In addition to reading many primary sources, the author actually witnessed the annual reenactment of the Scopes trial at the Rhea County Courthouse in Dayton, Tennessee. I would love to see that, for the facts that I read in Arthur Blake’s non-fiction book “The Scopes Trial: Defending the Right to Teach” certainly support Bryant’s interpretation that this debate – controversial both then and now – was a circus-like spectacle. In fact, Part 5 begins with a quote from the prosecution lawyer and one from the defendant, John Thomas Scopes, from whom Bryant gleaned the title of her novel when he said “I sat speechless…a ringside observer at my own trial, until the end of the circus” (p. 107). In addition to the quotes from historical figures involved in the trial that open every new part and section of the book, I liked other ways Bryant was consistent with fact, based on my earlier study of the trial in the aforementioned book. On page 134, one character observes that “some of the smartest men in the country tried to decide what this trial is about.” It was true that often the focus of the trial seemed to be on whether or not evolution was a fact rather than whether or not Mr. Scopes had violated the Butler Act by teaching evolution in his classroom. In another scene, one character asks where to find a clothing store and is directed to Darwin’s. The novel acknowledges the coincidental name in the characters’ conversation on page 157: “I gave her the strangest look. ‘Really, sir, that’s the owner’s name.’” I learned from Blake’s book that this was true; there was a clothing store in tiny Dayton, Tennessee, called “J.P. Darwin’s Everything to Wear Store.”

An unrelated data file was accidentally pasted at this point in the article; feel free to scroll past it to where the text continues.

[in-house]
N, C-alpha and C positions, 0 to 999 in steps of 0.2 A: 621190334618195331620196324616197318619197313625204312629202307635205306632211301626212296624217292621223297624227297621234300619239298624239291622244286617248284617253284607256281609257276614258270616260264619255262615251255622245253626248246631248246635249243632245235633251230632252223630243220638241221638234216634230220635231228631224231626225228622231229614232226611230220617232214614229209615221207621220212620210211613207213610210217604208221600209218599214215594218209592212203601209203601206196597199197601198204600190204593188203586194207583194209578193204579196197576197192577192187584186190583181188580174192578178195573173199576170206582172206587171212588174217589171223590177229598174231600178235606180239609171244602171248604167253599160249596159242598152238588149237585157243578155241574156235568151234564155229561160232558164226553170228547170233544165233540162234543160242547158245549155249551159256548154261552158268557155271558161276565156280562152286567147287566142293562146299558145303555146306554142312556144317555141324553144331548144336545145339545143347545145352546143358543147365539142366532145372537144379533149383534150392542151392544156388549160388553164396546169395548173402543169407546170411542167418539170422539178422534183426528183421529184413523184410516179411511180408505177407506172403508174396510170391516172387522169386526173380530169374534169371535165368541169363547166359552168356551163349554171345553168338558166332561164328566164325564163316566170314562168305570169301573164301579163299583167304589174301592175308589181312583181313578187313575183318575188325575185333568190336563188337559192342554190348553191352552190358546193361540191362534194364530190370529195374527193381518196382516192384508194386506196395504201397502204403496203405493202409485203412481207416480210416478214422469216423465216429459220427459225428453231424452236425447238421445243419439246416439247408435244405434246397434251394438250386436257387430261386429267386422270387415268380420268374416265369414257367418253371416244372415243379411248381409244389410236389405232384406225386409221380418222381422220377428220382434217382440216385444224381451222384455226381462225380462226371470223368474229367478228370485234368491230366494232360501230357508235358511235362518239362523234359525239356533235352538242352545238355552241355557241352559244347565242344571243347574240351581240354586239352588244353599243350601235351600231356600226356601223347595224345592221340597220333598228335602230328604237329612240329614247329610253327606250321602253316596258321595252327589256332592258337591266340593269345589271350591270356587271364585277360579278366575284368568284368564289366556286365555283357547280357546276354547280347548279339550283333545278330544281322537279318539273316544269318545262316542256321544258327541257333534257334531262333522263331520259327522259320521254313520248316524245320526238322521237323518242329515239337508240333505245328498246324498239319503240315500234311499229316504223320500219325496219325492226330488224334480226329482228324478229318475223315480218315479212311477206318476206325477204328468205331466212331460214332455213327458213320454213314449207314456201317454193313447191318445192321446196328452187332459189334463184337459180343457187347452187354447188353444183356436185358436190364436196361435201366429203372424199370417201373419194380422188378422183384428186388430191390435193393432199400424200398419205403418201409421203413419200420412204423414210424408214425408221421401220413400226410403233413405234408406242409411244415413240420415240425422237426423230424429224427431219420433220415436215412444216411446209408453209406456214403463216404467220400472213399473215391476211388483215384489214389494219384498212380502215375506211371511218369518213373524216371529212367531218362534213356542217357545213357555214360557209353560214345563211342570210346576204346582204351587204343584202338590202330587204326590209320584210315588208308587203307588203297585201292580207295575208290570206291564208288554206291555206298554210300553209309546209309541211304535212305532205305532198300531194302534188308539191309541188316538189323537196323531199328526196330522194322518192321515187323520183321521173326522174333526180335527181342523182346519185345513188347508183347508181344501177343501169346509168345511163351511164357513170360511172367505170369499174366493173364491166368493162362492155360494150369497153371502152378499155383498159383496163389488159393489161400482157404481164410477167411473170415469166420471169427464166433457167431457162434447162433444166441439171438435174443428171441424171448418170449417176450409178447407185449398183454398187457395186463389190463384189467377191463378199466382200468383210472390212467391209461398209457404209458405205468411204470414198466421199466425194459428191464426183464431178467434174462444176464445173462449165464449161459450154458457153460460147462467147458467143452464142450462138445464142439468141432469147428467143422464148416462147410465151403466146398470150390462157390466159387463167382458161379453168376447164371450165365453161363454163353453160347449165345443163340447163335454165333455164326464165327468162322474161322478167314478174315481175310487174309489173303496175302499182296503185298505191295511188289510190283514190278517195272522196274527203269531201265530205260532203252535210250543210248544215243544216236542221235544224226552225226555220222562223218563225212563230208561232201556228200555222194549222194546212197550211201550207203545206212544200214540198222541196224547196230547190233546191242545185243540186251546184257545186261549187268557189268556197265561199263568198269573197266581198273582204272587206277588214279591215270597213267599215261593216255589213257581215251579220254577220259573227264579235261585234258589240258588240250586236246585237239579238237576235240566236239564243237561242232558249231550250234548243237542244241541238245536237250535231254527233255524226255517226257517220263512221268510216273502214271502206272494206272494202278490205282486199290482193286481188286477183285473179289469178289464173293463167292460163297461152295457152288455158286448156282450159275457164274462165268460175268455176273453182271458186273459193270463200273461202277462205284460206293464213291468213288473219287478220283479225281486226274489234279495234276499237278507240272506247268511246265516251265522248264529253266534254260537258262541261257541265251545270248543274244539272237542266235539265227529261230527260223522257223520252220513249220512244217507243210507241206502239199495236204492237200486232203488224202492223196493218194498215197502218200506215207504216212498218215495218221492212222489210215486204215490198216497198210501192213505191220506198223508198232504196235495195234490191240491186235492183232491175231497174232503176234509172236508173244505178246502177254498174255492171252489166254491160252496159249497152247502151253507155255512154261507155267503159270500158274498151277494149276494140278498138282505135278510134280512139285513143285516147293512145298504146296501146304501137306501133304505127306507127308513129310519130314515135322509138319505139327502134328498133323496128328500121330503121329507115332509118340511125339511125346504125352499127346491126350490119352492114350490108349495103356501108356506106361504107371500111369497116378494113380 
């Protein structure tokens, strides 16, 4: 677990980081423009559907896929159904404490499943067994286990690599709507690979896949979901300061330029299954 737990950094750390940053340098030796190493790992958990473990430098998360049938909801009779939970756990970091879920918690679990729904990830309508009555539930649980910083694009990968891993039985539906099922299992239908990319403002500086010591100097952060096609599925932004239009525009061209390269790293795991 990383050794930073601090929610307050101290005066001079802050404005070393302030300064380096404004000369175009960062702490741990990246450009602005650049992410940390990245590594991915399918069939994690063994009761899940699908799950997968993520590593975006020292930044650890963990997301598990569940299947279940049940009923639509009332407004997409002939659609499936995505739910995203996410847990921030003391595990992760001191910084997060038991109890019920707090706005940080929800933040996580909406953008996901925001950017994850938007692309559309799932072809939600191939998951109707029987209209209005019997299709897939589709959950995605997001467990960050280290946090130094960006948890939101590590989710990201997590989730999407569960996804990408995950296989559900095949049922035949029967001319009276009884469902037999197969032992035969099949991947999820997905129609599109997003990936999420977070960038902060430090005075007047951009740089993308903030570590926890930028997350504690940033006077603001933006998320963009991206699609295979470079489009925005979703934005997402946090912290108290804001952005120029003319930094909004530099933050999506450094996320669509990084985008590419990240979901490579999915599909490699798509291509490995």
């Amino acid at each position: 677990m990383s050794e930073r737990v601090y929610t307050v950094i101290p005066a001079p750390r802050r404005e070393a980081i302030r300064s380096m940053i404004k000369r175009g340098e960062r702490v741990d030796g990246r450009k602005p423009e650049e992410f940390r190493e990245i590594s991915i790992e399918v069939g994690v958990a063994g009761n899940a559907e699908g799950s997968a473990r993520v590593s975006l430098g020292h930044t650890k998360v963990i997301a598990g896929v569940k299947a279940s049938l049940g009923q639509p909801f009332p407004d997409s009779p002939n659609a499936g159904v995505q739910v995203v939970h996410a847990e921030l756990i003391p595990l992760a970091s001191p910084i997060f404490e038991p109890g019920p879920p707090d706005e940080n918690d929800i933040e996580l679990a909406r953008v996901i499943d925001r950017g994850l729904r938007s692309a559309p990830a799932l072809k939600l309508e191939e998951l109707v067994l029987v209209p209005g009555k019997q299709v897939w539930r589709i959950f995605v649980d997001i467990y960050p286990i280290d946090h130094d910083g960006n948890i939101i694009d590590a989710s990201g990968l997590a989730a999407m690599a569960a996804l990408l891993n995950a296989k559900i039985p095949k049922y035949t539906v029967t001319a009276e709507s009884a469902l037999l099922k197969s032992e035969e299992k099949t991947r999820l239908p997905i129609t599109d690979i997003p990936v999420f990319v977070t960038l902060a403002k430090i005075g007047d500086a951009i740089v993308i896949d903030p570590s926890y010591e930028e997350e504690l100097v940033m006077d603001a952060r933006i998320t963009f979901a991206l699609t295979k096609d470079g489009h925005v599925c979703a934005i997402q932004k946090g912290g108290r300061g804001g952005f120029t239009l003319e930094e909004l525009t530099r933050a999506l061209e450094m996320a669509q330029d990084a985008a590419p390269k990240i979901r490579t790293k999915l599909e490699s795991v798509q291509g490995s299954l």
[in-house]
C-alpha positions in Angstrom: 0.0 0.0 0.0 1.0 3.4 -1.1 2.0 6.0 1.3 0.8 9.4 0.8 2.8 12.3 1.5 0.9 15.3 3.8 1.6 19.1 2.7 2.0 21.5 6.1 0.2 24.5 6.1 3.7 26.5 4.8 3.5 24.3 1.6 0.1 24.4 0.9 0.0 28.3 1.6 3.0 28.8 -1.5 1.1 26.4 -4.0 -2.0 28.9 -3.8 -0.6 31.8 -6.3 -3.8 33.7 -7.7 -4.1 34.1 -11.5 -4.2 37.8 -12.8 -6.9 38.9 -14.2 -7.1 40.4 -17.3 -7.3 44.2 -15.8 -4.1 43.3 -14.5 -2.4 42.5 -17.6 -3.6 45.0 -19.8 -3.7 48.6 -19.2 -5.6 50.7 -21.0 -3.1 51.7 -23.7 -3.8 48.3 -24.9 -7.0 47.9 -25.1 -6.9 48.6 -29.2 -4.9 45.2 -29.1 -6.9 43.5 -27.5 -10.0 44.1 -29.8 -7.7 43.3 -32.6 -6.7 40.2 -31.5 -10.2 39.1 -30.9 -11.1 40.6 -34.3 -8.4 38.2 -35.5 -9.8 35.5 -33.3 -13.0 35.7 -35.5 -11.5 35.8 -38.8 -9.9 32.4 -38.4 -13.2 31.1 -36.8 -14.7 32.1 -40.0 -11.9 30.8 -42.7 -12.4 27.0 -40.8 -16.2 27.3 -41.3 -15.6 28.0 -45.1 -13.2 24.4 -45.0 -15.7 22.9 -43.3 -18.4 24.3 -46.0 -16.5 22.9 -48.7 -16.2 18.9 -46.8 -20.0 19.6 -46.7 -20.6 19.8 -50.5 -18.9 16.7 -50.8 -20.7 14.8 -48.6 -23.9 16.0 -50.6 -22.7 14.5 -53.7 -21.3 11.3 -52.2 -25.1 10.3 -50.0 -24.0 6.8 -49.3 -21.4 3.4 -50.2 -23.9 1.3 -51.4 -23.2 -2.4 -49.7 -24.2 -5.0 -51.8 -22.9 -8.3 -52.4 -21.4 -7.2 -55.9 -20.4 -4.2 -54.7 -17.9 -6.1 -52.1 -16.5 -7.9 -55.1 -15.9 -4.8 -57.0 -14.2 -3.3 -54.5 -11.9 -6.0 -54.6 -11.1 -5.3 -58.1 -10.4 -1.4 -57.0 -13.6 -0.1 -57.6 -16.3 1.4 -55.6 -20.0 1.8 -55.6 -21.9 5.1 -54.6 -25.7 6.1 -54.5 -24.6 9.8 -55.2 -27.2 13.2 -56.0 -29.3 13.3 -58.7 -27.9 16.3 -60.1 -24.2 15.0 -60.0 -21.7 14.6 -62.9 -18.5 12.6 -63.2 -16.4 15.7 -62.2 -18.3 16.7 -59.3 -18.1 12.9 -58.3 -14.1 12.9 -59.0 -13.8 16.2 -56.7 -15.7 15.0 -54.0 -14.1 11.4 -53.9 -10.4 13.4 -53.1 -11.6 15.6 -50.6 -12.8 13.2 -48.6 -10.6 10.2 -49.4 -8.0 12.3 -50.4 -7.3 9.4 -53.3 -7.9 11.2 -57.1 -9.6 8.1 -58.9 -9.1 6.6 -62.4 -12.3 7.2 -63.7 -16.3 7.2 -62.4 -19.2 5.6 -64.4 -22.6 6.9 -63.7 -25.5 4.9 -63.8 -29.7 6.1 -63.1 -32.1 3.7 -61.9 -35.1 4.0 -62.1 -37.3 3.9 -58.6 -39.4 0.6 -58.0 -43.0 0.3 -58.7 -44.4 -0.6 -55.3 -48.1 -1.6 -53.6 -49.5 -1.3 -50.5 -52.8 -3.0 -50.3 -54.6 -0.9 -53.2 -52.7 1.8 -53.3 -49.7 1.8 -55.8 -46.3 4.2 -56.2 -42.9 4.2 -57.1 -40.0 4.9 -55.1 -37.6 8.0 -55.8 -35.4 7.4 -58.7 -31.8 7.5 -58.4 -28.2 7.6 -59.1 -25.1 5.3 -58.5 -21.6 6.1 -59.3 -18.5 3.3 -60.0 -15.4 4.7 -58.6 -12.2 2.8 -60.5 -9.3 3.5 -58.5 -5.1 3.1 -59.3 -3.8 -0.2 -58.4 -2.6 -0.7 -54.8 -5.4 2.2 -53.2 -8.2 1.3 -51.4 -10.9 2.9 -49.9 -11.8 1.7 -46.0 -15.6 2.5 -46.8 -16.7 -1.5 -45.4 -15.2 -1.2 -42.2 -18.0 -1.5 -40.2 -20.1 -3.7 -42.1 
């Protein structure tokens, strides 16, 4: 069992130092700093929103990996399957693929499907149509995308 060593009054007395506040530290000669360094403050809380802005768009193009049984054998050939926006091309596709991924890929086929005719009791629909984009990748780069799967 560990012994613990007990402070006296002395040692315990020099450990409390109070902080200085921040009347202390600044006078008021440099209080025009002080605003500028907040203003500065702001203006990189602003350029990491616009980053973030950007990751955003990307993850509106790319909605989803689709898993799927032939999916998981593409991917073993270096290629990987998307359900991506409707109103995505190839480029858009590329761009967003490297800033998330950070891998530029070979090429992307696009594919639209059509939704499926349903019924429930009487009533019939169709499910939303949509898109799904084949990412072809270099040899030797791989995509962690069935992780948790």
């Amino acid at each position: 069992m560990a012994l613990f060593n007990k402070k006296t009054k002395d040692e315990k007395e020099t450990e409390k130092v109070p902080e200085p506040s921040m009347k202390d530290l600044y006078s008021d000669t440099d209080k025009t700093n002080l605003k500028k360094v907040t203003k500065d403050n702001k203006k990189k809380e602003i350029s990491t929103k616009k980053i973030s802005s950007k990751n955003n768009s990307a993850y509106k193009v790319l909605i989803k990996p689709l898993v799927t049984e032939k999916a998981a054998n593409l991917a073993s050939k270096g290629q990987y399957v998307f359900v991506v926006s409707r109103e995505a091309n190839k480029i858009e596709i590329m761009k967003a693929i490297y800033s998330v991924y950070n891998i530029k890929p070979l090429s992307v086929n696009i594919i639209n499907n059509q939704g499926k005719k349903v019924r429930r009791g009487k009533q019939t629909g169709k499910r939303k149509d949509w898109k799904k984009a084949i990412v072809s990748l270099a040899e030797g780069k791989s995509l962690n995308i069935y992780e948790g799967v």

While I very much enjoyed Blake’s non-fiction book about the Scopes trial, the juxtaposition with Bryant’s book did call my attention to an important absence: Blake’s book does not mention the students. I was embarrassed that this glaring absence was not noticed by me until well into Bryant’s book. Are students not, essentially, among the most important elements of such a trial? The trial was all about what they were being taught in school. I was annoyed with myself for not thinking about what the kids involved then might have had to say about the trial until I read about the feelings of the fictional characters in “Ringside 1925.”

Despite its problems, the novel ends nicely with an Epilogue that relates the real stories of what happened to the key figures after the trial. Then, following the Author’s Note, the book closes with a list of resources for further research about the Scopes trial and controversies about teaching evolution, Acknowledgments, and About the Author. Overall, it was a decent book from which I learned some things, gleaned some insights, and experienced amusement. ( )
  ProfDesO | Apr 25, 2017 |
"Ringside, 1925" was quite an entertaining book. It's a historical fiction novel detailing the events of the John Scopes Monkey Trial in Dayton, Tennessee. A brief synopsis:

Tennessee passes the Butler Act, making it illegal to teach evolution in public schools. Some local bigwigs in Dayton come together and decide to try and have a cooperating teacher fight the act, likely as a marketing strategy to bring tourists (and their money) to the town. Scopes was chosen because he was young, well liked. single, new to the town, and willing to take the fall.

The trial brought not only the ACLU, but two famous lawyers to each side. For the prosecution it was William Jennings Bryant, former Presidential candidate, US Representative, and Secretary of State - also a Fundamentalist Christian. And for the defense, Clarence Darrow, a lawyer famous for defending the rights of all people, including two men recently found, clearly, guilty of murder, and accused African-Americans, which, unfortunately for the time, could actually be a comparison. Regardless, both men were considered fantastic orators and practitioners of the law.